The New Testament book of Galatians is one of two books of the Bible that fueled the Reformation and is the basis of what today is termed the Protestant work ethic — two phenomena that profoundly shaped the development of our nation and culture.
This small book not only contains walloping implications for cultural formation, but it also holds critical truths relative to our personal growth in Christ — truths that are unsurpassed in terms of importance!
The author of Galatians is the Apostle Paul, who planted many churches on his missionary journeys throughout Asia Minor (now Turkey). One region was called Galatia (cf. 1:2; 1 Corinthians 16:1). This epistle, which contains some important lessons, is addressed to more than one church and was passed from one church to another. As such, Galatians is called an encyclical epistle and is still being passed along today to us.
The Galatian region had been a Roman province since 189 B.C., and Paul had worked hard on his first missionary journey to found many churches in the region, including in Antioch, Derbe, Iconium and Lystra.
Since the founding of these churches, the Judaizers had infiltrated, gained control of them, and corrupted the doctrine of salvation — justification by faith alone. The Judaizers preached “faith plus works.” Paul argued in 2:21 that “if righteousness comes through the Law, then Christ died needlessly.”
The main purpose of the book is to put an end to the false teachings of the Judaizers. As such, it is a polemic epistle — a strong refutation. Herein is a course correction for those who are misled into believing that faith alone is not God’s formula for salvation.
Christ came to set believers free from an economy of works-based salvation and sanctification (per the culture of the Pharisees and the Judaizers). Christ came to set you free from a performance-based economy — one in which you never know if you’re good enough. Paul confronts ensuing condescending attitudes in 6:3: “For if anyone thinks he is something when he is nothing, he deceives himself.”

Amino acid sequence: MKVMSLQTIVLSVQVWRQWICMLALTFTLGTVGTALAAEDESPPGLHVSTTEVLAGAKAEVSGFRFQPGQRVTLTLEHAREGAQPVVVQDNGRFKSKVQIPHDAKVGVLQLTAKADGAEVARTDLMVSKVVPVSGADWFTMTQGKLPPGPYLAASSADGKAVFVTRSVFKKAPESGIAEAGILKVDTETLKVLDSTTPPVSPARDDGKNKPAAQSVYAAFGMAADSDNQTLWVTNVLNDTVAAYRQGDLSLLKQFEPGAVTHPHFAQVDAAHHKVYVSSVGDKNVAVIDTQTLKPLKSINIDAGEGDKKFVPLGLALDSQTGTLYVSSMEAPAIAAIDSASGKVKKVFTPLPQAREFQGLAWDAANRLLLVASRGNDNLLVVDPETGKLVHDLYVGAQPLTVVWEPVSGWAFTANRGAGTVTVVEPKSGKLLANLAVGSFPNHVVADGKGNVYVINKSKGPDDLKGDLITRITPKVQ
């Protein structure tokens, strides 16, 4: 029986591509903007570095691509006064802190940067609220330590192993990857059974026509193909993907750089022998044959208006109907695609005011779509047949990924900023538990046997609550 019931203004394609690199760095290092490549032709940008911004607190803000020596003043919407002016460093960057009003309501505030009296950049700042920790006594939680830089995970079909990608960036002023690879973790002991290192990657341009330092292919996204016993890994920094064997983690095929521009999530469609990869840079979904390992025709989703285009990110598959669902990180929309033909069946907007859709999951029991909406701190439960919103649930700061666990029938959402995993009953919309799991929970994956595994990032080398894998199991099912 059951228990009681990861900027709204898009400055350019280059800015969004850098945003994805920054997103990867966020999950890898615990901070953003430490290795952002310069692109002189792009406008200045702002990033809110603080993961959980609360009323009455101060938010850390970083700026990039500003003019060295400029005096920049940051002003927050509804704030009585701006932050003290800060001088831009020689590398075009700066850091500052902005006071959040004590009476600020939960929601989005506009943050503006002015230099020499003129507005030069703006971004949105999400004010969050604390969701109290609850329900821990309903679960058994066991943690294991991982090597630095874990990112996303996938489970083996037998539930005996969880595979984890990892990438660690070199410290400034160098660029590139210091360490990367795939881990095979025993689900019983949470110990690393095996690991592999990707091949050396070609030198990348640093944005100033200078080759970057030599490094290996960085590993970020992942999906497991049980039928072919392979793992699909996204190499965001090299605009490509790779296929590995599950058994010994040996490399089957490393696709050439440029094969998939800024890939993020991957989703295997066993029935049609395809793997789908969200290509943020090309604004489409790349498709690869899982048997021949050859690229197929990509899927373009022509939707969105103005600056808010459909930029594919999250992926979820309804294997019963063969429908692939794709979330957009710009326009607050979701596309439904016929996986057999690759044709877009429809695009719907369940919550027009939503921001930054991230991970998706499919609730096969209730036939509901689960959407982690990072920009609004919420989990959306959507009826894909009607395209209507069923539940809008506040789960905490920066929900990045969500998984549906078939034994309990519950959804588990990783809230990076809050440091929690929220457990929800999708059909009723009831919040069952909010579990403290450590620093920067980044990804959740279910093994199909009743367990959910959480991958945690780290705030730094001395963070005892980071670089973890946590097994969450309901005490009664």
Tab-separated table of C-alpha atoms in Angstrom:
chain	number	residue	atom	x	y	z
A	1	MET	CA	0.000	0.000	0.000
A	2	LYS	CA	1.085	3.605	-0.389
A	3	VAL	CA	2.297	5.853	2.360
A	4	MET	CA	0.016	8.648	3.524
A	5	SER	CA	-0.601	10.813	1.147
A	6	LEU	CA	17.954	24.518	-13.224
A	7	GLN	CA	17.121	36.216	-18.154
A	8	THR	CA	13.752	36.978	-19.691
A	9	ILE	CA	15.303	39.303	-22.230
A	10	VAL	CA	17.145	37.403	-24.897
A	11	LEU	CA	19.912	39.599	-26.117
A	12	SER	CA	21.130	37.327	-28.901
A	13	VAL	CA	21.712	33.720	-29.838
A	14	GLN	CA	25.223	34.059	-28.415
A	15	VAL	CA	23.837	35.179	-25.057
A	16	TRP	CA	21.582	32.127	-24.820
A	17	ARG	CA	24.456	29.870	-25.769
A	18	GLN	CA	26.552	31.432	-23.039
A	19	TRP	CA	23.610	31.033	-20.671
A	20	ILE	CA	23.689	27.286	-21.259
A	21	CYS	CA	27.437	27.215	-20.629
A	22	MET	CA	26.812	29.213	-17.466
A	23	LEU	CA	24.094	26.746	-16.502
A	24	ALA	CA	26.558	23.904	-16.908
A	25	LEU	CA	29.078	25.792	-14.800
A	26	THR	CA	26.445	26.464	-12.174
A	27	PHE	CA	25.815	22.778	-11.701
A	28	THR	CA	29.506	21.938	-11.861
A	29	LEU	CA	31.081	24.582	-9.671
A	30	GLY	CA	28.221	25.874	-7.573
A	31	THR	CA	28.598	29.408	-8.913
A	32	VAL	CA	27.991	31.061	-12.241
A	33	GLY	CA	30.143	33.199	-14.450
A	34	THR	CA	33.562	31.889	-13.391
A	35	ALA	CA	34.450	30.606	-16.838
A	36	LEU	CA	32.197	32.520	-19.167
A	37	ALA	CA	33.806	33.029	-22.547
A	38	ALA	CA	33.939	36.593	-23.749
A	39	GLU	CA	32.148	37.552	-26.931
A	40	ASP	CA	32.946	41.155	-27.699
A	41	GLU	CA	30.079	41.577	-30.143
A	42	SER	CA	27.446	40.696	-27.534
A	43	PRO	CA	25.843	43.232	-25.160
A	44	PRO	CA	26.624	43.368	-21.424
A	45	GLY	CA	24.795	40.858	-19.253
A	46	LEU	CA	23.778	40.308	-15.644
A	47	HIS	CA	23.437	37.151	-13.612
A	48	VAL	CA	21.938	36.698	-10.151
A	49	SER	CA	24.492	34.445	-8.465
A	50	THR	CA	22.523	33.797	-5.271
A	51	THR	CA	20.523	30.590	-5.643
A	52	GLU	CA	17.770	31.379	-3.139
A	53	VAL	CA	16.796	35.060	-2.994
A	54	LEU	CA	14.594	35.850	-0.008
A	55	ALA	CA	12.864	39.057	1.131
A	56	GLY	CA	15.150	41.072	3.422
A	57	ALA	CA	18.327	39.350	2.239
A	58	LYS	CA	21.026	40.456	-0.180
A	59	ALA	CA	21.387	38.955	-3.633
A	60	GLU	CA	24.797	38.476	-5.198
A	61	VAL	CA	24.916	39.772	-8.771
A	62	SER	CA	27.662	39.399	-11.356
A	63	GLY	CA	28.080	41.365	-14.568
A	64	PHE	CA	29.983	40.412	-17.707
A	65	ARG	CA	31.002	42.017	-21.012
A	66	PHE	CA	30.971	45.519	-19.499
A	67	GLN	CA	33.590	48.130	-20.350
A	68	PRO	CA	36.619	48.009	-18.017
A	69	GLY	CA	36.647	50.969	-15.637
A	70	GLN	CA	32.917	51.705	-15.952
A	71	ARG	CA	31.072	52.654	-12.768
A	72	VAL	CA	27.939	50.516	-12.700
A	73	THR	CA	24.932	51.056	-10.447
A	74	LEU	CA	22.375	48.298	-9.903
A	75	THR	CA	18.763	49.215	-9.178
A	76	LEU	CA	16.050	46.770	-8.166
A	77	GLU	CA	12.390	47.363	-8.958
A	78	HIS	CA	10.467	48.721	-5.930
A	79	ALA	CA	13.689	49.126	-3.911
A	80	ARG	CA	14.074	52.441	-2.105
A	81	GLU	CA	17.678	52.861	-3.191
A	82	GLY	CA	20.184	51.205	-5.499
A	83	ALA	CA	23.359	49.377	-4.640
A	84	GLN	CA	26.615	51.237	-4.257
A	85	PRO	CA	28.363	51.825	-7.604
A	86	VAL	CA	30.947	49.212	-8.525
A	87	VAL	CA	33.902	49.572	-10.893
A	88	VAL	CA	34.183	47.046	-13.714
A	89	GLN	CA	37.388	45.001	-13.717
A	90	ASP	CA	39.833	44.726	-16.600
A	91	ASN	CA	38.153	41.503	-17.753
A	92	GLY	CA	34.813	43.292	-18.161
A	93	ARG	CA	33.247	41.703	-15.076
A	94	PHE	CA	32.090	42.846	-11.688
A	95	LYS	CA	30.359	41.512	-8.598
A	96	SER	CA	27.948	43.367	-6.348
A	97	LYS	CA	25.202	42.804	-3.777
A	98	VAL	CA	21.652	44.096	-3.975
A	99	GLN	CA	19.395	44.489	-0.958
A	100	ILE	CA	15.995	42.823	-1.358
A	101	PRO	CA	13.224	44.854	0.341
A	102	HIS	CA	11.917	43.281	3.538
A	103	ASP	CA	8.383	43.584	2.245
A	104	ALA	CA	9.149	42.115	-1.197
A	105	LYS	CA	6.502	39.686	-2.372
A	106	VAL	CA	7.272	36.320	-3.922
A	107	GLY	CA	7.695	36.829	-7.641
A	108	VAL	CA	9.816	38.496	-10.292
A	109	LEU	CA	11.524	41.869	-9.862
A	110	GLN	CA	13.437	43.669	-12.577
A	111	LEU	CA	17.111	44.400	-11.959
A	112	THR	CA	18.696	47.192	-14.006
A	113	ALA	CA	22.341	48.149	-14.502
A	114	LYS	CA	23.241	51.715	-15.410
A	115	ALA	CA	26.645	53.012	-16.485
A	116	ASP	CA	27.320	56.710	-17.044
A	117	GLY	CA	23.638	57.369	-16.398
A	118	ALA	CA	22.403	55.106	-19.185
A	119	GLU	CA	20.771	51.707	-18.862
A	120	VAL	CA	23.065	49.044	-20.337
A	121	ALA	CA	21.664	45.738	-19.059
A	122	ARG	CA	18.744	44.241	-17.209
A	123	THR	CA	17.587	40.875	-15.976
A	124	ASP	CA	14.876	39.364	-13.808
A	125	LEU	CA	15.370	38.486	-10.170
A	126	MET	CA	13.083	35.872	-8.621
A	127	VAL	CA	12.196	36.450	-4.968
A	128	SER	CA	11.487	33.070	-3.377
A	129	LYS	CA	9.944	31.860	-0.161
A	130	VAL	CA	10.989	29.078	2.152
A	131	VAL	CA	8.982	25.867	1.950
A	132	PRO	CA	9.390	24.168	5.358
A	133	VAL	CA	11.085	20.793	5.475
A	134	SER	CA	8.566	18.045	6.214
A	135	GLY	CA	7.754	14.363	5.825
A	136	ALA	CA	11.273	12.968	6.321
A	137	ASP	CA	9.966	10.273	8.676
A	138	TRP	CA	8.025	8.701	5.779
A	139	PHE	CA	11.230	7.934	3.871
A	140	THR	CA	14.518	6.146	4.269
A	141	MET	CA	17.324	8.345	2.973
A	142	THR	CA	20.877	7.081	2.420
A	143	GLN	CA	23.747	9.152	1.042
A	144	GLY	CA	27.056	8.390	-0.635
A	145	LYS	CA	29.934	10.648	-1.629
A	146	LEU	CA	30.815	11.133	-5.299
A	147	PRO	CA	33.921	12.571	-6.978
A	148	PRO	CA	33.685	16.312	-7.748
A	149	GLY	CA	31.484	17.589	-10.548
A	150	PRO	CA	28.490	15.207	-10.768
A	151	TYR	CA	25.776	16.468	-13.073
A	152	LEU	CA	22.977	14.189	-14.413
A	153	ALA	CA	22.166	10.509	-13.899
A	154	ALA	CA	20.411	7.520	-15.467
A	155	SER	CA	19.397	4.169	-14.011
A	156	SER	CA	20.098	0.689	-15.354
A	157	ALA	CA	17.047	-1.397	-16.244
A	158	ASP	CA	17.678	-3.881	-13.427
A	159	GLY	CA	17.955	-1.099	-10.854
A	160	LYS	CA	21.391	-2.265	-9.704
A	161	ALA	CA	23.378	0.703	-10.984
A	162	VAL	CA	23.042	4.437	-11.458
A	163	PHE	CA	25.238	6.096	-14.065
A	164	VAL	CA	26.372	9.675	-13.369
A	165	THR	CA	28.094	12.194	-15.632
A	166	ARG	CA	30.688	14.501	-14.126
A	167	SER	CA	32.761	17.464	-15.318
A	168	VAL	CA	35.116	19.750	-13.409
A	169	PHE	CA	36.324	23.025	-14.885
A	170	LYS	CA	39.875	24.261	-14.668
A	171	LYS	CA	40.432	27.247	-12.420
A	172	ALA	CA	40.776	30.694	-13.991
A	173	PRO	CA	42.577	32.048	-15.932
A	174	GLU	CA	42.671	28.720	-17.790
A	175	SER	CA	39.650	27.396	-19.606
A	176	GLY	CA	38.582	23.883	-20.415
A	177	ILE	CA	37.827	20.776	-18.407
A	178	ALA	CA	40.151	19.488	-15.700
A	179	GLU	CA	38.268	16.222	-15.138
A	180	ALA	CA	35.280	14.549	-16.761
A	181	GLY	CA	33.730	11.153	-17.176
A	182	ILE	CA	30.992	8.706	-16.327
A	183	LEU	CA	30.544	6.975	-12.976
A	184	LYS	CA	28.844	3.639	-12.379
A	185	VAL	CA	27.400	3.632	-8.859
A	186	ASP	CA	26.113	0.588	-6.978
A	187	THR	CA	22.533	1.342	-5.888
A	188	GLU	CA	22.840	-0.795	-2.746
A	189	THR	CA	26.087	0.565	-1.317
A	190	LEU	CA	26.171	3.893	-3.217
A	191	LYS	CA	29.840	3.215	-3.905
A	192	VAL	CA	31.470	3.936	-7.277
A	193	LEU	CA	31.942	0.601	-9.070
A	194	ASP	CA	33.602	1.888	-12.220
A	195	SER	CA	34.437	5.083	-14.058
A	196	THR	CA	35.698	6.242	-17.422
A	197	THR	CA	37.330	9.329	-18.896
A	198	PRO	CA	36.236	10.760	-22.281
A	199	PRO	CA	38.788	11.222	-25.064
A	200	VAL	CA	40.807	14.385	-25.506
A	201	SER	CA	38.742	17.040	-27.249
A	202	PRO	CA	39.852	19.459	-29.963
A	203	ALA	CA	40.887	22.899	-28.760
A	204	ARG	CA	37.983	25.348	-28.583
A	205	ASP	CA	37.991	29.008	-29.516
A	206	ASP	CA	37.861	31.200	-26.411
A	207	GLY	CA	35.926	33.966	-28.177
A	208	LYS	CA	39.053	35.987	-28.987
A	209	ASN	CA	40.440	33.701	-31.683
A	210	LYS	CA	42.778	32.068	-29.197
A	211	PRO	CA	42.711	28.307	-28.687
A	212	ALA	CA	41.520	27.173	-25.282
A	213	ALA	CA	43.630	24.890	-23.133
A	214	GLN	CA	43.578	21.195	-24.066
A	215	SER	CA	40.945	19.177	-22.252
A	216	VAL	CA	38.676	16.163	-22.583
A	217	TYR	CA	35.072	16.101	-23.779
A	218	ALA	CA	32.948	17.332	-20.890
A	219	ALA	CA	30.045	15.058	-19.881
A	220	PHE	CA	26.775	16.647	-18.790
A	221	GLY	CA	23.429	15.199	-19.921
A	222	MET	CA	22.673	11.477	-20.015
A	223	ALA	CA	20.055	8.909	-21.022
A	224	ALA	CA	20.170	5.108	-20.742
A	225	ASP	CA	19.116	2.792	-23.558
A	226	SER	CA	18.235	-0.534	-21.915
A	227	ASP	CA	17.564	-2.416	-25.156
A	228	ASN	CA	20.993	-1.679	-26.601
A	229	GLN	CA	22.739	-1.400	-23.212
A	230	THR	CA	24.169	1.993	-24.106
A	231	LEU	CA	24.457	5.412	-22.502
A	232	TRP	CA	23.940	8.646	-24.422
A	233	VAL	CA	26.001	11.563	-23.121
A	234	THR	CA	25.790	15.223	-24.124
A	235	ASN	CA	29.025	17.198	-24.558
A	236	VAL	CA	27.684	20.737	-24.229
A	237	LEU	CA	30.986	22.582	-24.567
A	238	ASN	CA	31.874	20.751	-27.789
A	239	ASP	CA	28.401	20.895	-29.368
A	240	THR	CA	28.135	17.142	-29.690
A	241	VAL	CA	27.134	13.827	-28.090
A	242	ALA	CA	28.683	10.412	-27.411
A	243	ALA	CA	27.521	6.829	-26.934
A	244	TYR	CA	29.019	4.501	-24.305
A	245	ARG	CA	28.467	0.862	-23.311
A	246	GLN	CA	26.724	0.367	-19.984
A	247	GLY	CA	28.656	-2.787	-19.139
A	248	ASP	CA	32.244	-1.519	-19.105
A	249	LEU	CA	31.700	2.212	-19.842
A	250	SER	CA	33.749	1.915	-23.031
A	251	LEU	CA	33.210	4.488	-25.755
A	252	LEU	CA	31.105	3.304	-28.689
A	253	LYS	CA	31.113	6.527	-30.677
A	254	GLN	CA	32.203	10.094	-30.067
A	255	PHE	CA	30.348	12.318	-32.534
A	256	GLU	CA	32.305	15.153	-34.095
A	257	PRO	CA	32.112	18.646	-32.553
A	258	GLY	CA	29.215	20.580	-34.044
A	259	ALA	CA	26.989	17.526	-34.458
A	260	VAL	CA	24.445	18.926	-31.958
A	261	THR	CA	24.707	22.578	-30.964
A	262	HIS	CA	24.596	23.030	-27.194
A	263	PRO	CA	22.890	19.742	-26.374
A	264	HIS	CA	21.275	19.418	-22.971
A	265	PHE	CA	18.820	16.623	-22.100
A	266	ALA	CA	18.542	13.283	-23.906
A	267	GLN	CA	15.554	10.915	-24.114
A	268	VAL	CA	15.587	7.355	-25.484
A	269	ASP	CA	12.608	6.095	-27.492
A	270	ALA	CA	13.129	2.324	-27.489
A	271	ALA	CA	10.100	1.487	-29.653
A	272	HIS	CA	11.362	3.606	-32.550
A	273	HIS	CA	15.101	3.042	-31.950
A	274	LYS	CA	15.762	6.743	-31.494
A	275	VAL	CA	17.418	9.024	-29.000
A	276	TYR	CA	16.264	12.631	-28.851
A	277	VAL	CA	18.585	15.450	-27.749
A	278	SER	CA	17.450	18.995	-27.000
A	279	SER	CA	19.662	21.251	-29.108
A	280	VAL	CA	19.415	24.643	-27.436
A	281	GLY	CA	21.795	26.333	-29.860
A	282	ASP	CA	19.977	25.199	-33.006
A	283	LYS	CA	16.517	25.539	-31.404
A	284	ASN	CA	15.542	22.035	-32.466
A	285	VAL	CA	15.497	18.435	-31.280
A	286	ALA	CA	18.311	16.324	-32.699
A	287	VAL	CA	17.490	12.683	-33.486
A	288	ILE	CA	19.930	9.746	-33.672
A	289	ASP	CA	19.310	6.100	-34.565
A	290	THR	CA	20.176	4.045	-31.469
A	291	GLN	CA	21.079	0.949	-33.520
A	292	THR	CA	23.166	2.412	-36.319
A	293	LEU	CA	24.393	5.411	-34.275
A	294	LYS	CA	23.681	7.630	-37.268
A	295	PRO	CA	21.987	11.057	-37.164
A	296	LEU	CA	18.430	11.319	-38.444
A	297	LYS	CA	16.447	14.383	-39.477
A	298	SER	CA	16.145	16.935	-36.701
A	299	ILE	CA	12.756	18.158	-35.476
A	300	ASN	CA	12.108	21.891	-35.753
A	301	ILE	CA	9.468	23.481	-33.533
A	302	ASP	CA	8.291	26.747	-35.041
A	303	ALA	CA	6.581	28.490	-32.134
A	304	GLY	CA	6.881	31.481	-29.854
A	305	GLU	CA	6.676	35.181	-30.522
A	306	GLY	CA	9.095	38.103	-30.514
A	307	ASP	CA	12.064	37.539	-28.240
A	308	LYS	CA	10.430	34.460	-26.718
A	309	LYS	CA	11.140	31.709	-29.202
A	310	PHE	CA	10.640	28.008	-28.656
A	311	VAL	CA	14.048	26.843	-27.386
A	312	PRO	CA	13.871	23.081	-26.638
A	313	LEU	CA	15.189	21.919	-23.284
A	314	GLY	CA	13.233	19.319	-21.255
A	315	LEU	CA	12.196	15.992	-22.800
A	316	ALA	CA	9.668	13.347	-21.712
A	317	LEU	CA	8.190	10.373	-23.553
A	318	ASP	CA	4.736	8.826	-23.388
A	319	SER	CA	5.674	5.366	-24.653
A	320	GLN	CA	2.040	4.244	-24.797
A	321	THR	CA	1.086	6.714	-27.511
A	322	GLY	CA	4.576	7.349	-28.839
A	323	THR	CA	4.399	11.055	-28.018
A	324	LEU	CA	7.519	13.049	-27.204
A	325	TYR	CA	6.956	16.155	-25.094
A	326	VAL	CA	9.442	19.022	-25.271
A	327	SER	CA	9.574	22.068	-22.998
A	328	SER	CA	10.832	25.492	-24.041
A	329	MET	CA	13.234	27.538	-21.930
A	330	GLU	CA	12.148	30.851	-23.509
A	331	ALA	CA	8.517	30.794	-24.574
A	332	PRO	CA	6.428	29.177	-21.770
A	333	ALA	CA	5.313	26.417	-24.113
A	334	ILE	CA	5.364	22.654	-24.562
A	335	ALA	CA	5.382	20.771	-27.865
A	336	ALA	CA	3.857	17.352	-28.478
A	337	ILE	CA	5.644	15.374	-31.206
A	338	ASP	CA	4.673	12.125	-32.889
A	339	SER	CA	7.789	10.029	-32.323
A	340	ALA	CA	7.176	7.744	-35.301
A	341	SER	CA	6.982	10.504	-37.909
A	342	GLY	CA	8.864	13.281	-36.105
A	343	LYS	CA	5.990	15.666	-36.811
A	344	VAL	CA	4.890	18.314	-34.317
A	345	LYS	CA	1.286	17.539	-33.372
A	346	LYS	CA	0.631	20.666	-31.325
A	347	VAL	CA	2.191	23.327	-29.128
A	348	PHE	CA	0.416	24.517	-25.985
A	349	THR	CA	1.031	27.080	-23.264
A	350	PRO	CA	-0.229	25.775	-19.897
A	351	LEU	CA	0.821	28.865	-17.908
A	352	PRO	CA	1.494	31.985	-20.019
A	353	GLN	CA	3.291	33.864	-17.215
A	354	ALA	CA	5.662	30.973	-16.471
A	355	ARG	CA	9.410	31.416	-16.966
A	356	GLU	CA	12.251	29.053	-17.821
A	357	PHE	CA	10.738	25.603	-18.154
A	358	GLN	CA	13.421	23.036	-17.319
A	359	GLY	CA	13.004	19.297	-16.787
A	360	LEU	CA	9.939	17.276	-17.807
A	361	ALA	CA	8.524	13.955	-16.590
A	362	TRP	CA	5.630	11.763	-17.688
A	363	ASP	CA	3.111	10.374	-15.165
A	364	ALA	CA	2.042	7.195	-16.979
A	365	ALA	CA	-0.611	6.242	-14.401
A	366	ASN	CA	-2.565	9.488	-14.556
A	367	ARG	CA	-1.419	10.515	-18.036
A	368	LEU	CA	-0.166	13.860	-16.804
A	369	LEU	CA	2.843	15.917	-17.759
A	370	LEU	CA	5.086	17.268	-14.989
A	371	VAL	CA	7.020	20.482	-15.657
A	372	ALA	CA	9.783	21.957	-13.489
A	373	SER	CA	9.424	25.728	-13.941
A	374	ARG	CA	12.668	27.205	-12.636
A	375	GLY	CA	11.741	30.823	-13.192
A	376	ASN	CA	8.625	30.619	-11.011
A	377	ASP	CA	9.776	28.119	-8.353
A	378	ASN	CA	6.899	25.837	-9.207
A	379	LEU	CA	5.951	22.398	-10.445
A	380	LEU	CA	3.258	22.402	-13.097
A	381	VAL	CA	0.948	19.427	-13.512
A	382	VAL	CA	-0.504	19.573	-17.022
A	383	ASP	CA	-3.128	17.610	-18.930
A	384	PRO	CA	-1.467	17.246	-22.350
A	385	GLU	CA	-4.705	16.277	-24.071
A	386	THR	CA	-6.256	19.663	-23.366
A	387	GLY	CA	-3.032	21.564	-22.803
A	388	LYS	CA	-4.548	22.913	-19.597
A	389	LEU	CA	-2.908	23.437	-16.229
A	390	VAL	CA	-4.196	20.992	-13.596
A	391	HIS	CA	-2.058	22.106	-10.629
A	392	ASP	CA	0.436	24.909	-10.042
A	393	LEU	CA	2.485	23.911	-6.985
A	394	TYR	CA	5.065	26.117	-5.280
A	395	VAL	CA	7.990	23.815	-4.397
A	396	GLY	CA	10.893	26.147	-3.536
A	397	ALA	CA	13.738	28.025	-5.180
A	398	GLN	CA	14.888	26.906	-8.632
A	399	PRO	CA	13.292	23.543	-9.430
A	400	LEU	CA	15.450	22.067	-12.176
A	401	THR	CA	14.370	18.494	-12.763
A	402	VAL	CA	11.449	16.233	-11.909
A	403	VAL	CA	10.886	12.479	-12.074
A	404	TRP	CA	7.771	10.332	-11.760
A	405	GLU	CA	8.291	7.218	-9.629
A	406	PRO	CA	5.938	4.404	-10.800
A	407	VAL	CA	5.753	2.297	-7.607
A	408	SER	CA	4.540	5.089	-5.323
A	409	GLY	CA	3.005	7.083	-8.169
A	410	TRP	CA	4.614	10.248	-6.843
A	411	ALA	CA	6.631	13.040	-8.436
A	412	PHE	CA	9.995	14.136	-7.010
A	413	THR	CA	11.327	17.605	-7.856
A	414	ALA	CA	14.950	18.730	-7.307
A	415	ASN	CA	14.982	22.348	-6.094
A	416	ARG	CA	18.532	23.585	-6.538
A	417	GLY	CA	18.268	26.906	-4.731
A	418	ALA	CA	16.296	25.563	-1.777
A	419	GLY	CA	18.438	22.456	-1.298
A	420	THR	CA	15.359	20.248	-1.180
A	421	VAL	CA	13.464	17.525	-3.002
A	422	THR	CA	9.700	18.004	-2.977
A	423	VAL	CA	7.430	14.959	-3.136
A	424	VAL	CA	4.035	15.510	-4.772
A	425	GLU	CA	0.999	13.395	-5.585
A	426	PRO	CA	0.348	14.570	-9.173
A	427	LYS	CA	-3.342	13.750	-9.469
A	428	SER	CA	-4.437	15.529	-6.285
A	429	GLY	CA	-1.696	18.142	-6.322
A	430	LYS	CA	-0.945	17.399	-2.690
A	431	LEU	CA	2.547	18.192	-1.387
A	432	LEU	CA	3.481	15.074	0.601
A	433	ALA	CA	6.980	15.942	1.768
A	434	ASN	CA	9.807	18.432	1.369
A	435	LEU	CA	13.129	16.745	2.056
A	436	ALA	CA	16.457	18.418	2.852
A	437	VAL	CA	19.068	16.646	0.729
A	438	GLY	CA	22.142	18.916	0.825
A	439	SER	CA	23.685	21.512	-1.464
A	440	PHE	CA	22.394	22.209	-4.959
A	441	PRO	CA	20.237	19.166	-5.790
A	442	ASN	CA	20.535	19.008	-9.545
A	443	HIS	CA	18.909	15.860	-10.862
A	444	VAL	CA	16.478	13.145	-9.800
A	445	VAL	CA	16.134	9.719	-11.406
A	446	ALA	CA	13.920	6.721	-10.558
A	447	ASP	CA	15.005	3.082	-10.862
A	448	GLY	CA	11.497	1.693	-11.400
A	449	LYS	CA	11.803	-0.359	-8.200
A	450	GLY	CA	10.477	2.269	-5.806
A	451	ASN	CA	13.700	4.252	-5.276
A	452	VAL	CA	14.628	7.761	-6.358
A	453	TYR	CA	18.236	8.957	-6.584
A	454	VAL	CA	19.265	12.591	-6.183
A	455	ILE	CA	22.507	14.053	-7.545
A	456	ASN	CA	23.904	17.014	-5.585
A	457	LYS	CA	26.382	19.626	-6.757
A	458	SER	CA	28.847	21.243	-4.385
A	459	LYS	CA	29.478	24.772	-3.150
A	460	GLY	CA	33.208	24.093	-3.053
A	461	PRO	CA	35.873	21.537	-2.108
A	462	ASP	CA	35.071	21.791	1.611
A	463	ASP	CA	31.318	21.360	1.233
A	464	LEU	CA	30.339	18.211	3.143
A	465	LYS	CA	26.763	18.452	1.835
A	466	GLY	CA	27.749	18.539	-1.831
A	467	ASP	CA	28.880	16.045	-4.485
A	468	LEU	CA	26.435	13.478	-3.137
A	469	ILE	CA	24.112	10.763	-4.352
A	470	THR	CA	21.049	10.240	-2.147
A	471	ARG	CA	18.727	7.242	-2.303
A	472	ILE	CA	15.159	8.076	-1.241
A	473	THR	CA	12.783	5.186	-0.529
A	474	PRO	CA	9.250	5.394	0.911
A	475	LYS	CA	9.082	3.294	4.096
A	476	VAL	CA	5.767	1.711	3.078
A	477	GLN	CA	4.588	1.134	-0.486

In an economy of grace, we may then inquire, “How do I mature in Christ?” If we remain sensitive to God’s indwelling Holy Spirit by confessing sin whenever he convicts (1 John 1:9) and remain short-roped to his Word (Colossians 3:16), then we are walking by the Spirit per 5:16b: “Walk by the Spirit, and you will not carry out the desire of the flesh.”
The theological truths of Galatians fueled the Reformation, giving birth to what is commonly referred to as the Protestant work ethic (cf. “The Protestant Ethic and the Spirit of Capitalism” by Max Weber, trans. 1930).
When we are empowered and walk by the Spirit, we increasingly manifest the fruit of the Spirit as listed in Galatians 5:22-23: “But the fruit of the Spirit is love, joy, peace, patience, kindness, goodness, faithfulness, gentleness, self-control; against such things there is no law.”
As a result, we become increasingly self-governed. The promise and the munificent implications of the manifest fruit of the Spirit for any given society are enormously large! As you can imagine, a culture of indwelt-by-the-Holy Spirit individuals will shape its DNA in a myriad of positive and profound ways.